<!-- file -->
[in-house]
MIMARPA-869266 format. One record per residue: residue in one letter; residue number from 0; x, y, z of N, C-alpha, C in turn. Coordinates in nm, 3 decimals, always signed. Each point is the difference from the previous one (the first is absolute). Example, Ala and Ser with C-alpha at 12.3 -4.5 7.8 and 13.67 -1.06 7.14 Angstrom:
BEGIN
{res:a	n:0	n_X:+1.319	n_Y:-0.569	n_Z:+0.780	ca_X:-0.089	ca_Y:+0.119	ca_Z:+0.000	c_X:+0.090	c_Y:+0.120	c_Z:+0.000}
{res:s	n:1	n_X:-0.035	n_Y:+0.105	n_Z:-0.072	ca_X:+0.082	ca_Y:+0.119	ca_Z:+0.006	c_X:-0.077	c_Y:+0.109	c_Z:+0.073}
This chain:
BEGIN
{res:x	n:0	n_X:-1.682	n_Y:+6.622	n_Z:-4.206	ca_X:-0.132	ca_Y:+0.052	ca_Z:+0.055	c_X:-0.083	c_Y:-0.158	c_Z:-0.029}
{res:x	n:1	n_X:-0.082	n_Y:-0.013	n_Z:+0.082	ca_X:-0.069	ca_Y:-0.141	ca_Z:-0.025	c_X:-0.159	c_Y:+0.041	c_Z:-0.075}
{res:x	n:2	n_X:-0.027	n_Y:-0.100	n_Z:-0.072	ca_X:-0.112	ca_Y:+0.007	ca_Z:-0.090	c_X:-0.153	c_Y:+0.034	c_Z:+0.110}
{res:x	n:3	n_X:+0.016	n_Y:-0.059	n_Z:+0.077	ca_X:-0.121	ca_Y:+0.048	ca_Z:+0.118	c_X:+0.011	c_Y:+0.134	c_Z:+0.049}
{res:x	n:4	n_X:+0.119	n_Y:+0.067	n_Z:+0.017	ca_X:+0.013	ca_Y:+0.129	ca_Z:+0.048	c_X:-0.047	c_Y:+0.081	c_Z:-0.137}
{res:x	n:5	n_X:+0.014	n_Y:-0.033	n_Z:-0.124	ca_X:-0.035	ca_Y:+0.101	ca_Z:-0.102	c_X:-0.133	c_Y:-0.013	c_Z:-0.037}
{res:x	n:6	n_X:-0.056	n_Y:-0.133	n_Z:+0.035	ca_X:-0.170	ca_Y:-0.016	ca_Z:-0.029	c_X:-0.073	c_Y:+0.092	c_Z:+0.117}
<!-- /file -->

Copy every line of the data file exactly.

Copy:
[in-house]
MIMARPA-869266 format. One record per residue: residue in one letter; residue number from 0; x, y, z of N, C-alpha, C in turn. Coordinates in nm, 3 decimals, always signed. Each point is the difference from the previous one (the first is absolute). Example, Ala and Ser with C-alpha at 12.3 -4.5 7.8 and 13.67 -1.06 7.14 Angstrom:
BEGIN
{res:a	n:0	n_X:+1.319	n_Y:-0.569	n_Z:+0.780	ca_X:-0.089	ca_Y:+0.119	ca_Z:+0.000	c_X:+0.090	c_Y:+0.120	c_Z:+0.000}
{res:s	n:1	n_X:-0.035	n_Y:+0.105	n_Z:-0.072	ca_X:+0.082	ca_Y:+0.119	ca_Z:+0.006	c_X:-0.077	c_Y:+0.109	c_Z:+0.073}
This chain:
BEGIN
{res:x	n:0	n_X:-1.682	n_Y:+6.622	n_Z:-4.206	ca_X:-0.132	ca_Y:+0.052	ca_Z:+0.055	c_X:-0.083	c_Y:-0.158	c_Z:-0.029}
{res:x	n:1	n_X:-0.082	n_Y:-0.013	n_Z:+0.082	ca_X:-0.069	ca_Y:-0.141	ca_Z:-0.025	c_X:-0.159	c_Y:+0.041	c_Z:-0.075}
{res:x	n:2	n_X:-0.027	n_Y:-0.100	n_Z:-0.072	ca_X:-0.112	ca_Y:+0.007	ca_Z:-0.090	c_X:-0.153	c_Y:+0.034	c_Z:+0.110}
{res:x	n:3	n_X:+0.016	n_Y:-0.059	n_Z:+0.077	ca_X:-0.121	ca_Y:+0.048	ca_Z:+0.118	c_X:+0.011	c_Y:+0.134	c_Z:+0.049}
{res:x	n:4	n_X:+0.119	n_Y:+0.067	n_Z:+0.017	ca_X:+0.013	ca_Y:+0.129	ca_Z:+0.048	c_X:-0.047	c_Y:+0.081	c_Z:-0.137}
{res:x	n:5	n_X:+0.014	n_Y:-0.033	n_Z:-0.124	ca_X:-0.035	ca_Y:+0.101	ca_Z:-0.102	c_X:-0.133	c_Y:-0.013	c_Z:-0.037}
{res:x	n:6	n_X:-0.056	n_Y:-0.133	n_Z:+0.035	ca_X:-0.170	ca_Y:-0.016	ca_Z:-0.029	c_X:-0.073	c_Y:+0.092	c_Z:+0.117}